Emotional intelligence refers to the ability of a person to appropriately regulate self-related and other-related emotions, and is generally associated with prosocial behaviour and better interpersonal relationships.
To test these possibilities, Yuki Nozaki and colleagues at Kyoto University experimentally manipulated whether someone was ostracized, i.e., ignored or excluded, in a laboratory game. This "ostracized other" could then attempt retaliation against the other two players that ostracized him or her.
The ostracized other could either act rationally and accept fair offers in the monetary game, or act irrationally and reject fair offers, which would reduce rewards for both him or her and their ostracizers.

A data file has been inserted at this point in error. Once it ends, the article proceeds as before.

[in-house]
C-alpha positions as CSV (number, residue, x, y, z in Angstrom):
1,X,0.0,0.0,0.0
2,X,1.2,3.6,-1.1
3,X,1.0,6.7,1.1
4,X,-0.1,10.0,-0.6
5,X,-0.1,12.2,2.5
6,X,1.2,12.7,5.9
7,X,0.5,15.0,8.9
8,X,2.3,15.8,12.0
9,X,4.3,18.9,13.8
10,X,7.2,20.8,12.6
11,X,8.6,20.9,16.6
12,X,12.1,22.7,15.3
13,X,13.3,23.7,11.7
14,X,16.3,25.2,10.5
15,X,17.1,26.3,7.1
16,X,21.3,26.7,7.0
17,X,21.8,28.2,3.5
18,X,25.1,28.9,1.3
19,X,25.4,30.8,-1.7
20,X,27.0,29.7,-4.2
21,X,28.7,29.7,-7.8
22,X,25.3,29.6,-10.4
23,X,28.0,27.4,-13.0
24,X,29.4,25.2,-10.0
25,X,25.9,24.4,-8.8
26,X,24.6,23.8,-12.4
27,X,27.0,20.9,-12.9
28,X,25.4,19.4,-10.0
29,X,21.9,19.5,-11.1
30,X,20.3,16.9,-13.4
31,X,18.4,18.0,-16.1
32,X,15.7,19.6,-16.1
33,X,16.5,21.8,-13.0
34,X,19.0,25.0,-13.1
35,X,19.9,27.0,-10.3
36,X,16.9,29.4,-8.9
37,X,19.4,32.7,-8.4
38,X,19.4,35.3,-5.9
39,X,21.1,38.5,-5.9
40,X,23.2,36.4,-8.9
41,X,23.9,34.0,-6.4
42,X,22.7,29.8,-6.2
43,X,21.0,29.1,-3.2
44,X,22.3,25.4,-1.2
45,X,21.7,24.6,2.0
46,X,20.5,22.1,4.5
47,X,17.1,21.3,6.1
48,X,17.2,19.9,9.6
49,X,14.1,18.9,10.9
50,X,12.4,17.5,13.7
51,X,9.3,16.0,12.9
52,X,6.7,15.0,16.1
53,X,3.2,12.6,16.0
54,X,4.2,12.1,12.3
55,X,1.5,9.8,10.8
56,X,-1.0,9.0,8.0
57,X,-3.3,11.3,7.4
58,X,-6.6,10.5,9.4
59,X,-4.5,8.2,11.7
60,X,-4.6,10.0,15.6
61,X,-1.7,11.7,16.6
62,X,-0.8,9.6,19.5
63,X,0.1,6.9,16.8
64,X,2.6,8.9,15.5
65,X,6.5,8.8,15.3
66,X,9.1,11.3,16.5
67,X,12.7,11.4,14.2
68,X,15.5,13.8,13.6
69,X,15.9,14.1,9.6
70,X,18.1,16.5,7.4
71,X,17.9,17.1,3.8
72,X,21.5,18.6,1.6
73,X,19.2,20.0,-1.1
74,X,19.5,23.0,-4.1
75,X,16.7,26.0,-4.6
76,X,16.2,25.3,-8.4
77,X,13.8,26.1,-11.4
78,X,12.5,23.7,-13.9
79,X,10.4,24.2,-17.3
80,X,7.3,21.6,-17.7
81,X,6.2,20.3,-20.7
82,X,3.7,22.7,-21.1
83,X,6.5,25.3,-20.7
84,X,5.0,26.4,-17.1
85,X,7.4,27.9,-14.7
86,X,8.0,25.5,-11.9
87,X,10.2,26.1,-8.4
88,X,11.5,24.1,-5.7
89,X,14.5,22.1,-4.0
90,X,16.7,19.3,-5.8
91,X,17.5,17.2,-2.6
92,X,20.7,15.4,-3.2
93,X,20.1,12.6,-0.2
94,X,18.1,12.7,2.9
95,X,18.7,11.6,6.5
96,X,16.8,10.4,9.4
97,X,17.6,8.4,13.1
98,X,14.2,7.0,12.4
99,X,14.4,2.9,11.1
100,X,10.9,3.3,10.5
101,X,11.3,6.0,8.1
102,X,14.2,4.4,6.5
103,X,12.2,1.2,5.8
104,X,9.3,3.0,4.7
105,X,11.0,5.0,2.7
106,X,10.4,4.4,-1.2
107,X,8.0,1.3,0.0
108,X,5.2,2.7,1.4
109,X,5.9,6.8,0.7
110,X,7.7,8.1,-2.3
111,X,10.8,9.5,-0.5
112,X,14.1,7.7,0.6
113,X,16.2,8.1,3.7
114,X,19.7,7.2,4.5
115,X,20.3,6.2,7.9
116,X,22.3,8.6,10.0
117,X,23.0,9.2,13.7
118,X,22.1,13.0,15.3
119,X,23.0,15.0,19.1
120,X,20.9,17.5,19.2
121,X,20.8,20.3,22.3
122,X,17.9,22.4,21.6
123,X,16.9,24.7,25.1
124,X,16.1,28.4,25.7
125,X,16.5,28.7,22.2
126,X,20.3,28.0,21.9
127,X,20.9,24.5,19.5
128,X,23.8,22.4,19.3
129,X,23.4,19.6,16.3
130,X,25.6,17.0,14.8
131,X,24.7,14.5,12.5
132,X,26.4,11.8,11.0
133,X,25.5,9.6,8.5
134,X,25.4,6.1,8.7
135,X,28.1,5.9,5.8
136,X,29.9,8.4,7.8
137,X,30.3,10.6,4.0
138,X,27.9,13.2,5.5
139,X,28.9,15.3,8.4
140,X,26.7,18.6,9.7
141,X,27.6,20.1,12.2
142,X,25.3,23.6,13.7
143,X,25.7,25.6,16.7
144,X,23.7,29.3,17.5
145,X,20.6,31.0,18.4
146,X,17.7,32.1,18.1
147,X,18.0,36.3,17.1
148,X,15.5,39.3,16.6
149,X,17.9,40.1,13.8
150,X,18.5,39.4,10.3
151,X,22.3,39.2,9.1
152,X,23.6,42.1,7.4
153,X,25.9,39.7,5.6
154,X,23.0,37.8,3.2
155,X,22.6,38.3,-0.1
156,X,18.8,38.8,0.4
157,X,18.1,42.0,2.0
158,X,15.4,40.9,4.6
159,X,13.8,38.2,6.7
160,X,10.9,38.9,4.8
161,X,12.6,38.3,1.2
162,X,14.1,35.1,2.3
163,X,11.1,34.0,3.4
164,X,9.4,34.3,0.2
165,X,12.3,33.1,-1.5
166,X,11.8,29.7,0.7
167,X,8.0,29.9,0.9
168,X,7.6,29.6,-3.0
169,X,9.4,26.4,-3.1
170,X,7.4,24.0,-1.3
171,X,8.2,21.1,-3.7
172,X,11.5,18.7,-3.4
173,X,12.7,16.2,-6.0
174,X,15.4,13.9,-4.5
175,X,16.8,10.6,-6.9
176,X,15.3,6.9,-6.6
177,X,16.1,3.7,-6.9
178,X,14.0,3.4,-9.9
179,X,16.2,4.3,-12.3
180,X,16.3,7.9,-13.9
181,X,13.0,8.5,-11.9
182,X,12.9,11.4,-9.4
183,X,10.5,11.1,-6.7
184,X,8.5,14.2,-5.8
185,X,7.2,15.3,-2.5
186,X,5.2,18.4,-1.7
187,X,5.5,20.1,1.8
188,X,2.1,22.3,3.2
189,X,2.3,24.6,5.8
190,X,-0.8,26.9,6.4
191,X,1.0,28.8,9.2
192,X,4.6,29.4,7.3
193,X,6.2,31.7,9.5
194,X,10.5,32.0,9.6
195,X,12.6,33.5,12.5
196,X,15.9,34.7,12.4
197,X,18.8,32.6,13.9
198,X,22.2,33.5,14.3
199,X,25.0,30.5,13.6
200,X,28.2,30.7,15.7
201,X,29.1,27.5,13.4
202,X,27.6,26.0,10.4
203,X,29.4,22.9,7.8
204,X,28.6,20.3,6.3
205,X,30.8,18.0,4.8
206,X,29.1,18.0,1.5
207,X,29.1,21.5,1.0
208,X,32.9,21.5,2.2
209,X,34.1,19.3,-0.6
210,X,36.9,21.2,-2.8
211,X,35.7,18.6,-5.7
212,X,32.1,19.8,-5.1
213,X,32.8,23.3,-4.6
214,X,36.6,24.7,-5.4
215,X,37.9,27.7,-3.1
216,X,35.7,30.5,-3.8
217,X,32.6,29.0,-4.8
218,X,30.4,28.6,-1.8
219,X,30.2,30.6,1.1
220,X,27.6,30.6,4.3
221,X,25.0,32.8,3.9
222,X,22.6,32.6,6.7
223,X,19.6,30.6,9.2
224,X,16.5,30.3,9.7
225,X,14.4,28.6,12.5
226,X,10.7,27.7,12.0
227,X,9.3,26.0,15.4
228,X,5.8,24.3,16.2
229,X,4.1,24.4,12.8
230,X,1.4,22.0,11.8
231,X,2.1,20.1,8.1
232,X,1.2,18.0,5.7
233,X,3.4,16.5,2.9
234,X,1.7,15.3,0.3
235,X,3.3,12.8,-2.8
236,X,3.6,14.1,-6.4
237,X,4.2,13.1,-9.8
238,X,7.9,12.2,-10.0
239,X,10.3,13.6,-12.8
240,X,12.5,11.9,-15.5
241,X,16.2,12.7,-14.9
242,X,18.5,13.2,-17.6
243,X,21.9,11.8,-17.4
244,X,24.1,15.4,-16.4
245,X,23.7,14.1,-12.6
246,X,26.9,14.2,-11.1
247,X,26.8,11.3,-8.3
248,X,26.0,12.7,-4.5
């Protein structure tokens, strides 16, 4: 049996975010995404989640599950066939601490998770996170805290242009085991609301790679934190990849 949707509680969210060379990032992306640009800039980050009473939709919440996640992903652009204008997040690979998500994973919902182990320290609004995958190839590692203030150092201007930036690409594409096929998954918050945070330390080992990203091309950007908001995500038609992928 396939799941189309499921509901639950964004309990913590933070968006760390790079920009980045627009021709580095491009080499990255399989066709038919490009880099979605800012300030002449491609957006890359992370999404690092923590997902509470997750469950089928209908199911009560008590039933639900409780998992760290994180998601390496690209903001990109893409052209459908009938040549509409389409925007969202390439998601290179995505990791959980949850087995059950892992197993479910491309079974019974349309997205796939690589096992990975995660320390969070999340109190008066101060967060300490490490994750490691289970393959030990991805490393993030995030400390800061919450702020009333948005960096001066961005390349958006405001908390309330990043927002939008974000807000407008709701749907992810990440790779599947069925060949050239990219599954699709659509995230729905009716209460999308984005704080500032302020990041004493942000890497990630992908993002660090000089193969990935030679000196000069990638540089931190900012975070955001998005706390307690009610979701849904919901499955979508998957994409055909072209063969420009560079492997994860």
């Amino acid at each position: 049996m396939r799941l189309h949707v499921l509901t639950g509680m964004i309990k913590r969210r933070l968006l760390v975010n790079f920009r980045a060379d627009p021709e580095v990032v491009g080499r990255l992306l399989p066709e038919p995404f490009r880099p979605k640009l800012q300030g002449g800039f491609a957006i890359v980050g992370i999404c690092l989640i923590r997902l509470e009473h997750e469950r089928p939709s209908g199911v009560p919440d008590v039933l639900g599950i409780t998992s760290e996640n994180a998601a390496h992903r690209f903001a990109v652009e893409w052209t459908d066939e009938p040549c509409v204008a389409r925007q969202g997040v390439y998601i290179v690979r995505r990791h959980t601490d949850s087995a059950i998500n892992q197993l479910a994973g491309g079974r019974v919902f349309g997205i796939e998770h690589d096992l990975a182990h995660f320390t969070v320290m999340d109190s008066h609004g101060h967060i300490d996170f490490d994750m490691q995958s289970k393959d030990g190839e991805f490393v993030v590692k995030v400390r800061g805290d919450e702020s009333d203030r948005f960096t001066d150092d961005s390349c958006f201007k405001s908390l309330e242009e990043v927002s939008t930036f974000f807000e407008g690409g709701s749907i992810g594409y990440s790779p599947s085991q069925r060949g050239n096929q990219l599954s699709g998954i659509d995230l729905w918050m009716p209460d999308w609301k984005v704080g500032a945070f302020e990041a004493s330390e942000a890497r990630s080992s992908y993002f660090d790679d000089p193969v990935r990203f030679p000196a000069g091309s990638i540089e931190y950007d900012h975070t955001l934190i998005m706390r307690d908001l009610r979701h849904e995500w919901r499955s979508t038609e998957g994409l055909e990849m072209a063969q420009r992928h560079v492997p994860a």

They found that people with high emotional intelligence were more likely to recommend that the ostracized other inhibit retaliation and accept fair offers when they have a weaker intention to retaliate.
However, they were more likely to recommend that the ostracized other reject fair offers when they had a strong intention to retaliate, in an attempt to manipulate their decision.
This study helps refine our understanding of emotional intelligence, and clarifies its social function
The study is published in journal PLOS ONE.